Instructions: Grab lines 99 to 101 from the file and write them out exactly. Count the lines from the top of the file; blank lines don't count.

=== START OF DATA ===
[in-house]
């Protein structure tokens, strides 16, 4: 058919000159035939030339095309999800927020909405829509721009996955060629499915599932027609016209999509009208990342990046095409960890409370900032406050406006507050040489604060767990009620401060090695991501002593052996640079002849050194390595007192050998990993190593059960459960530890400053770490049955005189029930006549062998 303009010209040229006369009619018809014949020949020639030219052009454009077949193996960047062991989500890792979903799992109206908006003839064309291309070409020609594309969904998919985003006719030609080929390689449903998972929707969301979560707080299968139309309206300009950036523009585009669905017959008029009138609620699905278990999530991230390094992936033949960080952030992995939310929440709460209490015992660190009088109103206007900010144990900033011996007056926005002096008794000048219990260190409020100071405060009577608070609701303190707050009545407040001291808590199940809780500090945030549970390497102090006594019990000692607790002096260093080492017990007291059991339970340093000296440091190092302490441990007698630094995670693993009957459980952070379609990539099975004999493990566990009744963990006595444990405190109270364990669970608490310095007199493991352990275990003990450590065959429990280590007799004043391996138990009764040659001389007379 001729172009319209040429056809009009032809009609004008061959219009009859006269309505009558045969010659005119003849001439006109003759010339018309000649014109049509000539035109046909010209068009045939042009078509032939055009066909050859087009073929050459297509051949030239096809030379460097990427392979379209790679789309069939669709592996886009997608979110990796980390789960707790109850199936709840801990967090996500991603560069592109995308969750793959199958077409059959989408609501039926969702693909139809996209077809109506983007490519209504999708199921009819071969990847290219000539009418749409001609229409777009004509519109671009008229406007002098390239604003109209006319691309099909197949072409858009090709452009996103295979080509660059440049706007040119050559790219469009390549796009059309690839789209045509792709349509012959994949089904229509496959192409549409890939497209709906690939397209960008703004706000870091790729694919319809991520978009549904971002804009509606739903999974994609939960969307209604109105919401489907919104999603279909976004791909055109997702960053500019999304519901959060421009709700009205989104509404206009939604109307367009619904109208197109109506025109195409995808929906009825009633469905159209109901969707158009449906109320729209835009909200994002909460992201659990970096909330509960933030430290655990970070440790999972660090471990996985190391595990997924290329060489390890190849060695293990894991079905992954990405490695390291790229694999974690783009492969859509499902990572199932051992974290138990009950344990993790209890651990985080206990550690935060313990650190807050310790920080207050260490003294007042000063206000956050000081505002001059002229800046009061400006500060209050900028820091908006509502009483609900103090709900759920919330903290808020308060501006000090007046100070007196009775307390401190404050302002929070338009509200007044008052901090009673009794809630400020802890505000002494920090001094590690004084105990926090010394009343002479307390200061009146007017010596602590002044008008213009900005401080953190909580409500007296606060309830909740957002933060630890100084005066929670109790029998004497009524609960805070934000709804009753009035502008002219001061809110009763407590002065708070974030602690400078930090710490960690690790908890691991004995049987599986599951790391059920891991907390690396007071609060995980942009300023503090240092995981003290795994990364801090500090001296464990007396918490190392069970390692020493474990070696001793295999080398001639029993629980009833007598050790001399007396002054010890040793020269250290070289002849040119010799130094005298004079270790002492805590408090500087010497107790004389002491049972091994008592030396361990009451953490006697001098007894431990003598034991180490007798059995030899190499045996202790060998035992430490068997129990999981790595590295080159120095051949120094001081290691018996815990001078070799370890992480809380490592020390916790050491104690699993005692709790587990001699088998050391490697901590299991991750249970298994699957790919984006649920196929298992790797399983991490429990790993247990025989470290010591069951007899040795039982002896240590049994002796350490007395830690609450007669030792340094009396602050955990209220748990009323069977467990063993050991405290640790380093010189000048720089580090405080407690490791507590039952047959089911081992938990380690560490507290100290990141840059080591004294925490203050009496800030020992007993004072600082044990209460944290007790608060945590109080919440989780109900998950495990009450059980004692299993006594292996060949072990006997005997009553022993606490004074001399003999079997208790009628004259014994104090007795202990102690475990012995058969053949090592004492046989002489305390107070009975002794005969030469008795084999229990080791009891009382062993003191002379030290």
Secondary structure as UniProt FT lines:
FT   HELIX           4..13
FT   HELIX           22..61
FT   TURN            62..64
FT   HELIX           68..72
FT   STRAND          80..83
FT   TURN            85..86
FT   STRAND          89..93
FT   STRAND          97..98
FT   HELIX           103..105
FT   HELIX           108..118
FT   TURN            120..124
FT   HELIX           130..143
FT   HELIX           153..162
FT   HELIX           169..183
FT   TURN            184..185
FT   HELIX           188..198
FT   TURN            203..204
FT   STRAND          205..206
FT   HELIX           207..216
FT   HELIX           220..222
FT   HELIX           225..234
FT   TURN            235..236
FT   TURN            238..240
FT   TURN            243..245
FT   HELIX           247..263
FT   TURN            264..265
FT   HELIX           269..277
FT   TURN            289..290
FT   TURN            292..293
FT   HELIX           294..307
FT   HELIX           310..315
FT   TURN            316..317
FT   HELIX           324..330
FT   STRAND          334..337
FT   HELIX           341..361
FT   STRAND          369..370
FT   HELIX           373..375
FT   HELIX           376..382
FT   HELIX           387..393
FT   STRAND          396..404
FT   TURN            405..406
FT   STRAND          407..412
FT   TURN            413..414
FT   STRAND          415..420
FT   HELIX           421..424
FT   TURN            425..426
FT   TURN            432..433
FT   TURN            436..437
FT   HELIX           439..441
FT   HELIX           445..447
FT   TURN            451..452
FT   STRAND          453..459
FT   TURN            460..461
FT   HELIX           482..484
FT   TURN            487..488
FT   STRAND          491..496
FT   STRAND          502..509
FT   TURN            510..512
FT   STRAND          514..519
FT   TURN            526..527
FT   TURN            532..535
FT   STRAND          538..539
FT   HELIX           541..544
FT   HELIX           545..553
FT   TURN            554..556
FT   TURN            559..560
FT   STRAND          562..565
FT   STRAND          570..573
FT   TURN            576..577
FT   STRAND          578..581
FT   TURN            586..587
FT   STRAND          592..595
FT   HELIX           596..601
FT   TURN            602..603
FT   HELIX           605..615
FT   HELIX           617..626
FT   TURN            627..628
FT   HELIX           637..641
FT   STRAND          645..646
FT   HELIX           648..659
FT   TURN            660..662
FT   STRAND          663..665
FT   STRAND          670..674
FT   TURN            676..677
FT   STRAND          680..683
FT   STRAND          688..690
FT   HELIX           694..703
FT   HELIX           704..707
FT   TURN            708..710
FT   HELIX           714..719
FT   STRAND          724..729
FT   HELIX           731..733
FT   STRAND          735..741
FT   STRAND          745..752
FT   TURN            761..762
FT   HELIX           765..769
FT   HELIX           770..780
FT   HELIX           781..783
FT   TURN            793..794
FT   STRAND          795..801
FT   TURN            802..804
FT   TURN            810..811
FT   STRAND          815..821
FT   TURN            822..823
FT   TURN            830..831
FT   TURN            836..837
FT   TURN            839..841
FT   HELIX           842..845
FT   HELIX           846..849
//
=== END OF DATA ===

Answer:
FT   HELIX           765..769
FT   HELIX           770..780
FT   HELIX           781..783